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Original Investigation
August 2017

Bioequivalence Between Generic and Branded Lamotrigine in People With EpilepsyThe EQUIGEN Randomized Clinical Trial

Author Affiliations
  • 1Department of Neurology, University of Rochester School of Medicine and Dentistry, Rochester, New York
  • 2College of Pharmacy and Health Sciences, Drake University, Des Moines, Iowa
  • 3School of Pharmacy and Department of Neurology, University of Wisconsin–Madison
  • 4Department of Biostatistics, The University of Kansas Medical Center, Kansas City
  • 5Department of Neurology, University of Alabama at Birmingham
  • 6Department of Neurology, Brigham and Women’s Hospital, Harvard Medical School, Boston, Massachusetts
  • 7Department of Neurology, University of Pennsylvania, Philadelphia
  • 8Zeeh Pharmaceutical Experiment Station, University of Wisconsin–Madison
  • 9Office of Research and Standards, Office of Generic Drugs, Center for Drug Evaluation and Research, US Food and Drug Administration (FDA), Silver Spring, MD
  • 10SuccinctChoice Medical Communications, Chicago, Illinois
  • 11Department of Neurology, University of Cincinnati Medical Center, Cincinnati, Ohio
JAMA Neurol. 2017;74(8):919-926. doi:10.1001/jamaneurol.2017.0497
Key Points

Question  Are branded-to-generic and generic-to-generic lamotrigine switches bioequivalent in people with epilepsy?

Findings  In this randomized clinical trial involving 50 adults with epilepsy, bioequivalence between branded and generic lamotrigine products was established for 2 key pharmacokinetic measures (area under the concentration–time curve and maximal concentration).

Meaning  Branded and generic lamotrigine products can be substituted with an expectation of bioequivalence.

Abstract

Importance  Switching between generic antiepileptic drugs is a highly debated issue that affects both clinical care and overall health care costs.

Objective  To evaluate the single-dose pharmacokinetic bioequivalence of 3 (1 branded and 2 generic drugs) on-market, immediate-release lamotrigine drug products.

Design, Setting, and Participants  The Equivalence Among Antiepileptic Drug Generic and Brand Products in People With Epilepsy (EQUIGEN) single-dose study is a crossover, prospective, sequence-randomized, replicate pharmacokinetic study conducted at 5 US academic epilepsy centers. Fifty adults (≥18 years) with epilepsy who were taking concomitant antiepileptic drugs and not currently receiving lamotrigine were enrolled between July 18, 2013, and January 19, 2015. Every participant was randomly assigned to 1 of 3 equivalent sequences, each comprising 6 study periods, during which they had blood draws before and after medication administration. Forty-nine participants were included in intention-to-treat analyses.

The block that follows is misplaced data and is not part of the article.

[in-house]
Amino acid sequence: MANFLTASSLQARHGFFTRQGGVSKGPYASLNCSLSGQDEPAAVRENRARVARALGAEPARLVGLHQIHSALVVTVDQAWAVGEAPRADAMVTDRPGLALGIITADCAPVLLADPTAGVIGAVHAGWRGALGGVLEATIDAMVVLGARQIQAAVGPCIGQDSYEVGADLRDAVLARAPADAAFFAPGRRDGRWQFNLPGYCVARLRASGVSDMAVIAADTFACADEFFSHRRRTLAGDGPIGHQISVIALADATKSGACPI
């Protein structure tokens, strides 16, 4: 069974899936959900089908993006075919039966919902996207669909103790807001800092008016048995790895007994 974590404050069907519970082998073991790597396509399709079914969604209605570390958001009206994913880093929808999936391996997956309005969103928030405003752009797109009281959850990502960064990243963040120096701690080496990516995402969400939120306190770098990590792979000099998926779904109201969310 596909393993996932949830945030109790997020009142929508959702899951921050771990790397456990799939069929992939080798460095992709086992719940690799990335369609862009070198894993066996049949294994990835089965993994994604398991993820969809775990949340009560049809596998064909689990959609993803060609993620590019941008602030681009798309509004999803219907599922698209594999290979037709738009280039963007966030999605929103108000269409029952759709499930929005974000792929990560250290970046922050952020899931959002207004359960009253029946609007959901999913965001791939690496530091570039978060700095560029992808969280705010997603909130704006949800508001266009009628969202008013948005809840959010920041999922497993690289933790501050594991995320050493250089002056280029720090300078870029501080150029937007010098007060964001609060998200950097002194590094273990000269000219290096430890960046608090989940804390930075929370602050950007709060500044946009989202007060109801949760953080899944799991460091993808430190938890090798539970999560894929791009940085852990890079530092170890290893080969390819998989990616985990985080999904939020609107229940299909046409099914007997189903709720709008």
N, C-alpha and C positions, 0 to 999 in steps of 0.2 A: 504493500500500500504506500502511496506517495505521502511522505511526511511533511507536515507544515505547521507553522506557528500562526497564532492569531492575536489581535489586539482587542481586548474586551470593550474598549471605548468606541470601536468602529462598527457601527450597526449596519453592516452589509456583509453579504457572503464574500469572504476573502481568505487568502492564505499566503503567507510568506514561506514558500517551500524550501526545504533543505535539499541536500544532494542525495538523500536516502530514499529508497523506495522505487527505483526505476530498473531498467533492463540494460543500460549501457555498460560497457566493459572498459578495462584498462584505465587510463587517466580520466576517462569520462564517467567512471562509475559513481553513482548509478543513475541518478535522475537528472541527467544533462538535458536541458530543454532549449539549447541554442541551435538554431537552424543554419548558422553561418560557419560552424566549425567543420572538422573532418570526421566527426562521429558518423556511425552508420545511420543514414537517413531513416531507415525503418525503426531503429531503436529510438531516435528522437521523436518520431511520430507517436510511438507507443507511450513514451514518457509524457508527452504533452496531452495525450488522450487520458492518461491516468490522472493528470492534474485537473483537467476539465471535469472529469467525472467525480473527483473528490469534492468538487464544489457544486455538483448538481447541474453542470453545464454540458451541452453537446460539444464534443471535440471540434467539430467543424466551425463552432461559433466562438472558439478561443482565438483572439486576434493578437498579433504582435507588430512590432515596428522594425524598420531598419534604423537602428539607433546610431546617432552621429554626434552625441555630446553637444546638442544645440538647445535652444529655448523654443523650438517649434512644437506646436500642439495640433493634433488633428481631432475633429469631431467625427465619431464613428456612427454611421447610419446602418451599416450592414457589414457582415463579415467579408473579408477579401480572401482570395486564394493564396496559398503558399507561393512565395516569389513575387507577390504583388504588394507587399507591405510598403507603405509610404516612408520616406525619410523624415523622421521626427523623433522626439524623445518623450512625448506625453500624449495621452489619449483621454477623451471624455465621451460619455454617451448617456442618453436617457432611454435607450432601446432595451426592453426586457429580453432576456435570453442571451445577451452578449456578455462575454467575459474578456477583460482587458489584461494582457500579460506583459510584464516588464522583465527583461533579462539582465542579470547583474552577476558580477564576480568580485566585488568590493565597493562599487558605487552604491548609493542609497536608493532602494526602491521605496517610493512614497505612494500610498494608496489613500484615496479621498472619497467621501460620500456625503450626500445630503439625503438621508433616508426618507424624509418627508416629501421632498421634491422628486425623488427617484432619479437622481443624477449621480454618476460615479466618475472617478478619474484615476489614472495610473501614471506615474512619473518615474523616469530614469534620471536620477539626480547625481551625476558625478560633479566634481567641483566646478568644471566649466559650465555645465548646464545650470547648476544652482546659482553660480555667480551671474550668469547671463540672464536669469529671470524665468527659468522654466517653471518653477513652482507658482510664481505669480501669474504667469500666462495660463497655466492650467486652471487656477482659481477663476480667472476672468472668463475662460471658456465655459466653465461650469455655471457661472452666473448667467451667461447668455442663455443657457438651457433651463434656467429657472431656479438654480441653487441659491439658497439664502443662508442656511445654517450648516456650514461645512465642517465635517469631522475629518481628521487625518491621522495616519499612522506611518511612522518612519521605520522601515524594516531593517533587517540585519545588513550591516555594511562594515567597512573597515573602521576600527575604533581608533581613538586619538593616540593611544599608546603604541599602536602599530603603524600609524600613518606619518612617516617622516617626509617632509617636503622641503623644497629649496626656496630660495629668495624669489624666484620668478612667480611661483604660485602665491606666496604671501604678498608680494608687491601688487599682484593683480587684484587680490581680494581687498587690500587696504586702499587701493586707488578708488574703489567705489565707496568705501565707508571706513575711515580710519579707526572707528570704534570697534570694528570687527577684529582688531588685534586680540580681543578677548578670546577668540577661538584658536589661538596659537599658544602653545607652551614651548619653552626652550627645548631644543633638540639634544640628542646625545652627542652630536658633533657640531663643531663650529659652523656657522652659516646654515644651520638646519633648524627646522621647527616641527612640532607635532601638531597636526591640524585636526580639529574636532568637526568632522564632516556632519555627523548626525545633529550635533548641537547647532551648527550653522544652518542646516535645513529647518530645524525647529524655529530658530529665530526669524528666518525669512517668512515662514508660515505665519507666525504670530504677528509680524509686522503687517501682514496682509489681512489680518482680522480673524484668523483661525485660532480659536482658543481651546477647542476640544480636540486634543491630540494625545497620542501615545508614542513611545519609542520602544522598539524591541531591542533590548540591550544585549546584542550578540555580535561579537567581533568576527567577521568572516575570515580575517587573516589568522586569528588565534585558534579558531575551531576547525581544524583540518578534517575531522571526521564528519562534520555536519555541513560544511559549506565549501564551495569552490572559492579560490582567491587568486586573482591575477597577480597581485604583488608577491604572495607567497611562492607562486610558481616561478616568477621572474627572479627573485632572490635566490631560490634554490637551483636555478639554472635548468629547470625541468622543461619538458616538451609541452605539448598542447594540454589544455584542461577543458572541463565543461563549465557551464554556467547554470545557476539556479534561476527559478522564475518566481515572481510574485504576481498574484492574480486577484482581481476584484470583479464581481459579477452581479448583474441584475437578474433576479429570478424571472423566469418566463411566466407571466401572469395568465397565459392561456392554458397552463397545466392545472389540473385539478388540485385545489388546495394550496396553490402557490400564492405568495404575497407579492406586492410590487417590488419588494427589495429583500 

Interventions  Participants received a single 25-mg dose of immediate-release lamotrigine at the start of each period, with the branded and the 2 most disparate generic products each studied twice. Lamotrigine was selected as the antiepileptic drug of interest because of its wide use, publications indicating problems with generic switches, and complaints to the US Food and Drug Administration regarding generic products. Both participants and study personnel were blinded to the specific generic products selected.

Main Outcomes and Measures  The primary outcome was bioequivalence between products. Maximum plasma concentration (Cmax) and area under the concentration–time curve (AUC) were compared, and average bioequivalence (ABE) was established if the 90% CIs of the ratios of the 2 products were within equivalence limits (80%-125%).

Results  Of the 50 randomized participants, 49 (98%) received all 3 lamotrigine products and completed at least 3 pharmacokinetic assessments and 46 (92%) completed all 6 pharmacokinetic assessments. Among the 49 participants, 28 (57%) were men and 21 (43%) were women, 42 (86%) self-identified as white, and 46 (16) years was the mean (SD) age. The 3 drug products were considered bioequivalent because the 90% CIs were within equivalence limits (lowest and highest CI limits for Cmax, 92.6% and 110.4%; for AUC0-96, 96.9% and 101.9%). Replicate testing demonstrated no significant differences in within-subject variability across the 3 products (likelihood ratios, χ22 for log-transformed variables: AUC0-96, 2.58; Cmax, 0.64; and AUC0-∞, 4.05; P ≥ .13) and that the 3 products were also bioequivalent according to scaled ABE and individual bioequivalence criteria with no subject × formulation interaction (Cmax, 0.00; AUC0-96, 0.54; and AUC0-∞, 0.36; P ≥ .76).

Conclusions and Relevance  This study provides evidence that the disparate lamotrigine products studied are bioequivalent when tested in people with epilepsy taking concomitant antiepileptic drugs.

Trial Registration  clinicaltrials.gov Identifier: NCT01733394

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